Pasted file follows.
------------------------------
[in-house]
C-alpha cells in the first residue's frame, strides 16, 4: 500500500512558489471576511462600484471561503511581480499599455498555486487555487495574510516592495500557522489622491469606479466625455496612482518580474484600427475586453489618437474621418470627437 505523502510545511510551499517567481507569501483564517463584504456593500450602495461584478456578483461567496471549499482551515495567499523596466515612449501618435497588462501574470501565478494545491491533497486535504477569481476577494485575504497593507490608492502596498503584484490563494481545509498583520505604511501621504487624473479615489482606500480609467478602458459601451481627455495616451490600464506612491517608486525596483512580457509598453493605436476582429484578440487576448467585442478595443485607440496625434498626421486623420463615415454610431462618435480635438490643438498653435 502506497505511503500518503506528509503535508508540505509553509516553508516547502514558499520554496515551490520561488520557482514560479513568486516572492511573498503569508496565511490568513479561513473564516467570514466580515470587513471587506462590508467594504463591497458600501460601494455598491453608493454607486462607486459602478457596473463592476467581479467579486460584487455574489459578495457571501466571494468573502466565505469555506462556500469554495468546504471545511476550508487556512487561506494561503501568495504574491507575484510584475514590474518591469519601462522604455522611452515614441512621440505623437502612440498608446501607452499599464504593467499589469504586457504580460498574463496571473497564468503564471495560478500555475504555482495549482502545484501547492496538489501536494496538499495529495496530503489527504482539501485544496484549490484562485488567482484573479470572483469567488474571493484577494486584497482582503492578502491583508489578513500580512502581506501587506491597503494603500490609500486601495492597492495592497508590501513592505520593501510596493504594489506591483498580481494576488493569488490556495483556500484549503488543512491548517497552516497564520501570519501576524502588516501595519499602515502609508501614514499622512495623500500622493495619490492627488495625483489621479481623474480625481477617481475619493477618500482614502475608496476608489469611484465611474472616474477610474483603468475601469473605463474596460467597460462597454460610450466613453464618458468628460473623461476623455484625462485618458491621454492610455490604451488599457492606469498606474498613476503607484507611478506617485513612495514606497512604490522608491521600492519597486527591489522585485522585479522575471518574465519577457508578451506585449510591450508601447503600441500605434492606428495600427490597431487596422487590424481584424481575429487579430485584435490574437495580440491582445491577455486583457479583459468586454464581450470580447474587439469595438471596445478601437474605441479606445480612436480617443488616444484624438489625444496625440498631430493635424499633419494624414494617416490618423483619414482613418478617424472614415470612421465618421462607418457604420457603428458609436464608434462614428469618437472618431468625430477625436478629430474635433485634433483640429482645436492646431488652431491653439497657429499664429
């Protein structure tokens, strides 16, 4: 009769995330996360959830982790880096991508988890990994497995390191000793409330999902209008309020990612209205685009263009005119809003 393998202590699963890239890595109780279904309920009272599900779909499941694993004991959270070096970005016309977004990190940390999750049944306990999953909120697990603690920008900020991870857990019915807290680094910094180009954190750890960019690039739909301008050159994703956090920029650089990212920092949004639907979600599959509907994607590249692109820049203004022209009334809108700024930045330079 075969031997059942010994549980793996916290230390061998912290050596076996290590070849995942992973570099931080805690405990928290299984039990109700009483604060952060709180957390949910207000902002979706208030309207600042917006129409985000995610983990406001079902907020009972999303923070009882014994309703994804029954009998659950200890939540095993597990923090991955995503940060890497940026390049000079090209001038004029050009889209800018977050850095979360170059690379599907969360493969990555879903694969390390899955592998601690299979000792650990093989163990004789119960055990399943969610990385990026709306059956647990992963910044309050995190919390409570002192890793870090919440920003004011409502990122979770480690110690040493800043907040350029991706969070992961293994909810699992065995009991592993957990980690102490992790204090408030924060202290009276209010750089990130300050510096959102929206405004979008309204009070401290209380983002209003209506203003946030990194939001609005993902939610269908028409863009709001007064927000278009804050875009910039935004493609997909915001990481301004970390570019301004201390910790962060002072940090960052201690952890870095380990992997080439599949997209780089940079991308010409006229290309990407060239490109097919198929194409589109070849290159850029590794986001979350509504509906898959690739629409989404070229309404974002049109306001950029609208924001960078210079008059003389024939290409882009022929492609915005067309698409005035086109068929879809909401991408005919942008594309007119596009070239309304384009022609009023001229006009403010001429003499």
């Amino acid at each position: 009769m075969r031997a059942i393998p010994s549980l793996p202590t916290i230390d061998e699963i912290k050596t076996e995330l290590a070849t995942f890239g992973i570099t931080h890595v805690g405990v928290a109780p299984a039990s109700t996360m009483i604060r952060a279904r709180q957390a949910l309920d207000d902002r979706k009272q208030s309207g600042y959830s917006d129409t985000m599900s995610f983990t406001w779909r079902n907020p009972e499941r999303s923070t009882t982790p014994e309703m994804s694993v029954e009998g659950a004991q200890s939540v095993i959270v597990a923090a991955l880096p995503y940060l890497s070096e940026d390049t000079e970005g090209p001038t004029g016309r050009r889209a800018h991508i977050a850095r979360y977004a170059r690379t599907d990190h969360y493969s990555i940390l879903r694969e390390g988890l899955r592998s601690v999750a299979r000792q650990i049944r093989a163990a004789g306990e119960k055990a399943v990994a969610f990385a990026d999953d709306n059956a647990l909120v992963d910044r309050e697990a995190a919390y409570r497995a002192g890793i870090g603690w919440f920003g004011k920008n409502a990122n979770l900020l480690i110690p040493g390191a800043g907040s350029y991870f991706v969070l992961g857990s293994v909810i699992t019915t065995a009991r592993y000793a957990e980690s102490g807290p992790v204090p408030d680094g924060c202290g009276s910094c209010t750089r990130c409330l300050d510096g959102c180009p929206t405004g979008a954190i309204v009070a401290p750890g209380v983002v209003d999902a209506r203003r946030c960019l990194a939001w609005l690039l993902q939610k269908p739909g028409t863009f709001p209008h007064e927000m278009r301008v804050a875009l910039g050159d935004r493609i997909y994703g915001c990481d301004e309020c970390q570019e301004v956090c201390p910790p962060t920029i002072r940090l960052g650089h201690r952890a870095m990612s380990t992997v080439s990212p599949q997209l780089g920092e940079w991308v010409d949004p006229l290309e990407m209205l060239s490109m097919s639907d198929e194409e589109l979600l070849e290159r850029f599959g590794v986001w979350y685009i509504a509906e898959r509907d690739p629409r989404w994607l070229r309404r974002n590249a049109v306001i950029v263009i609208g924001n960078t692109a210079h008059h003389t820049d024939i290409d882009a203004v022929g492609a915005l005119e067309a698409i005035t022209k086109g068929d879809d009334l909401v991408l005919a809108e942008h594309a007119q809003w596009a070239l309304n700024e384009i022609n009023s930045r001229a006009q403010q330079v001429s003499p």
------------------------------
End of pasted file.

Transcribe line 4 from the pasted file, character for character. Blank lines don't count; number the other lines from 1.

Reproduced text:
């Amino acid at each position: 009769m075969r031997a059942i393998p010994s549980l793996p202590t916290i230390d061998e699963i912290k050596t076996e995330l290590a070849t995942f890239g992973i570099t931080h890595v805690g405990v928290a109780p299984a039990s109700t996360m009483i604060r952060a279904r709180q957390a949910l309920d207000d902002r979706k009272q208030s309207g600042y959830s917006d129409t985000m599900s995610f983990t406001w779909r079902n907020p009972e499941r999303s923070t009882t982790p014994e309703m994804s694993v029954e009998g659950a004991q200890s939540v095993i959270v597990a923090a991955l880096p995503y940060l890497s070096e940026d390049t000079e970005g090209p001038t004029g016309r050009r889209a800018h991508i977050a850095r979360y977004a170059r690379t599907d990190h969360y493969s990555i940390l879903r694969e390390g988890l899955r592998s601690v999750a299979r000792q650990i049944r093989a163990a004789g306990e119960k055990a399943v990994a969610f990385a990026d999953d709306n059956a647990l909120v992963d910044r309050e697990a995190a919390y409570r497995a002192g890793i870090g603690w919440f920003g004011k920008n409502a990122n979770l900020l480690i110690p040493g390191a800043g907040s350029y991870f991706v969070l992961g857990s293994v909810i699992t019915t065995a009991r592993y000793a957990e980690s102490g807290p992790v204090p408030d680094g924060c202290g009276s910094c209010t750089r990130c409330l300050d510096g959102c180009p929206t405004g979008a954190i309204v009070a401290p750890g209380v983002v209003d999902a209506r203003r946030c960019l990194a939001w609005l690039l993902q939610k269908p739909g028409t863009f709001p209008h007064e927000m278009r301008v804050a875009l910039g050159d935004r493609i997909y994703g915001c990481d301004e309020c970390q570019e301004v956090c201390p910790p962060t920029i002072r940090l960052g650089h201690r952890a870095m990612s380990t992997v080439s990212p599949q997209l780089g920092e940079w991308v010409d949004p006229l290309e990407m209205l060239s490109m097919s639907d198929e194409e589109l979600l070849e290159r850029f599959g590794v986001w979350y685009i509504a509906e898959r509907d690739p629409r989404w994607l070229r309404r974002n590249a049109v306001i950029v263009i609208g924001n960078t692109a210079h008059h003389t820049d024939i290409d882009a203004v022929g492609a915005l005119e067309a698409i005035t022209k086109g068929d879809d009334l909401v991408l005919a809108e942008h594309a007119q809003w596009a070239l309304n700024e384009i022609n009023s930045r001229a006009q403010q330079v001429s003499p």